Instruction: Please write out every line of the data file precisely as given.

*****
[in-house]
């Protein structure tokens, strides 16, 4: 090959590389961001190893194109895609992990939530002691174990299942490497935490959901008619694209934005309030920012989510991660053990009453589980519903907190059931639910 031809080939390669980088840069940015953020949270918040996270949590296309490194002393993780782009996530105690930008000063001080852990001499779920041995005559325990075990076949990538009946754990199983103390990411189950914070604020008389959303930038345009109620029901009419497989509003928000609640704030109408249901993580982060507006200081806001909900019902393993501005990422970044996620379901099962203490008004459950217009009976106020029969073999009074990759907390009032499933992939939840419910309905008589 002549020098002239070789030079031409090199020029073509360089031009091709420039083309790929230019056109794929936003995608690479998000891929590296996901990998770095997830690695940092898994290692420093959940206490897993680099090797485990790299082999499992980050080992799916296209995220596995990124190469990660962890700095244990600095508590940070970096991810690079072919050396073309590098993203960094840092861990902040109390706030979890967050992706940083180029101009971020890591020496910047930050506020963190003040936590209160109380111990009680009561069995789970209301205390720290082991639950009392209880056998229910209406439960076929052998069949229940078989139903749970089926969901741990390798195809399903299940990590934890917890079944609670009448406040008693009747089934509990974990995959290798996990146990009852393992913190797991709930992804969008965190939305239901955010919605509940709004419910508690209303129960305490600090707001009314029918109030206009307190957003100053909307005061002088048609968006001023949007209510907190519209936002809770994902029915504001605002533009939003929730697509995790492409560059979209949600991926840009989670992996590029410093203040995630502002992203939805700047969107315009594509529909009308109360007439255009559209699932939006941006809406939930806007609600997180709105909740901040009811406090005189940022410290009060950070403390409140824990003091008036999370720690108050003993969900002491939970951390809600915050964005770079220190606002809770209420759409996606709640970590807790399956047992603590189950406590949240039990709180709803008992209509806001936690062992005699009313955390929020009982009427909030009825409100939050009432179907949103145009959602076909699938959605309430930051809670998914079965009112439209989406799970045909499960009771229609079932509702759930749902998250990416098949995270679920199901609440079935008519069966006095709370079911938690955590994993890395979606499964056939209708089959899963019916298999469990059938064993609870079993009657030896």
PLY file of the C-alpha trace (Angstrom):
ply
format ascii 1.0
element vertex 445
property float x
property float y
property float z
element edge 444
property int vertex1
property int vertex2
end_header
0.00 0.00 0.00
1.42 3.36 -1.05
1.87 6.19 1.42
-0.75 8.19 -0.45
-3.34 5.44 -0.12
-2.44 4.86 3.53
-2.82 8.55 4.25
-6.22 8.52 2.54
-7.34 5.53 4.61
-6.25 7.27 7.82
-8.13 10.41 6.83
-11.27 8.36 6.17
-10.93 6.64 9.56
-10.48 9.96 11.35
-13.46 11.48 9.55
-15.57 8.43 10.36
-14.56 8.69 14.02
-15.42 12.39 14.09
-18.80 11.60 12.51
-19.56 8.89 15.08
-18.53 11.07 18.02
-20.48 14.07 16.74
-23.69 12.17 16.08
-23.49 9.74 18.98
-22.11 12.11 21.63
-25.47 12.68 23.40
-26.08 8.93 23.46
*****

[in-house]
């Protein structure tokens, strides 16, 4: 090959590389961001190893194109895609992990939530002691174990299942490497935490959901008619694209934005309030920012989510991660053990009453589980519903907190059931639910 031809080939390669980088840069940015953020949270918040996270949590296309490194002393993780782009996530105690930008000063001080852990001499779920041995005559325990075990076949990538009946754990199983103390990411189950914070604020008389959303930038345009109620029901009419497989509003928000609640704030109408249901993580982060507006200081806001909900019902393993501005990422970044996620379901099962203490008004459950217009009976106020029969073999009074990759907390009032499933992939939840419910309905008589 002549020098002239070789030079031409090199020029073509360089031009091709420039083309790929230019056109794929936003995608690479998000891929590296996901990998770095997830690695940092898994290692420093959940206490897993680099090797485990790299082999499992980050080992799916296209995220596995990124190469990660962890700095244990600095508590940070970096991810690079072919050396073309590098993203960094840092861990902040109390706030979890967050992706940083180029101009971020890591020496910047930050506020963190003040936590209160109380111990009680009561069995789970209301205390720290082991639950009392209880056998229910209406439960076929052998069949229940078989139903749970089926969901741990390798195809399903299940990590934890917890079944609670009448406040008693009747089934509990974990995959290798996990146990009852393992913190797991709930992804969008965190939305239901955010919605509940709004419910508690209303129960305490600090707001009314029918109030206009307190957003100053909307005061002088048609968006001023949007209510907190519209936002809770994902029915504001605002533009939003929730697509995790492409560059979209949600991926840009989670992996590029410093203040995630502002992203939805700047969107315009594509529909009308109360007439255009559209699932939006941006809406939930806007609600997180709105909740901040009811406090005189940022410290009060950070403390409140824990003091008036999370720690108050003993969900002491939970951390809600915050964005770079220190606002809770209420759409996606709640970590807790399956047992603590189950406590949240039990709180709803008992209509806001936690062992005699009313955390929020009982009427909030009825409100939050009432179907949103145009959602076909699938959605309430930051809670998914079965009112439209989406799970045909499960009771229609079932509702759930749902998250990416098949995270679920199901609440079935008519069966006095709370079911938690955590994993890395979606499964056939209708089959899963019916298999469990059938064993609870079993009657030896």
PLY file of the C-alpha trace (Angstrom):
ply
format ascii 1.0
element vertex 445
property float x
property float y
property float z
element edge 444
property int vertex1
property int vertex2
end_header
0.00 0.00 0.00
1.42 3.36 -1.05
1.87 6.19 1.42
-0.75 8.19 -0.45
-3.34 5.44 -0.12
-2.44 4.86 3.53
-2.82 8.55 4.25
-6.22 8.52 2.54
-7.34 5.53 4.61
-6.25 7.27 7.82
-8.13 10.41 6.83
-11.27 8.36 6.17
-10.93 6.64 9.56
-10.48 9.96 11.35
-13.46 11.48 9.55
-15.57 8.43 10.36
-14.56 8.69 14.02
-15.42 12.39 14.09
-18.80 11.60 12.51
-19.56 8.89 15.08
-18.53 11.07 18.02
-20.48 14.07 16.74
-23.69 12.17 16.08
-23.49 9.74 18.98
-22.11 12.11 21.63
-25.47 12.68 23.40
-26.08 8.93 23.46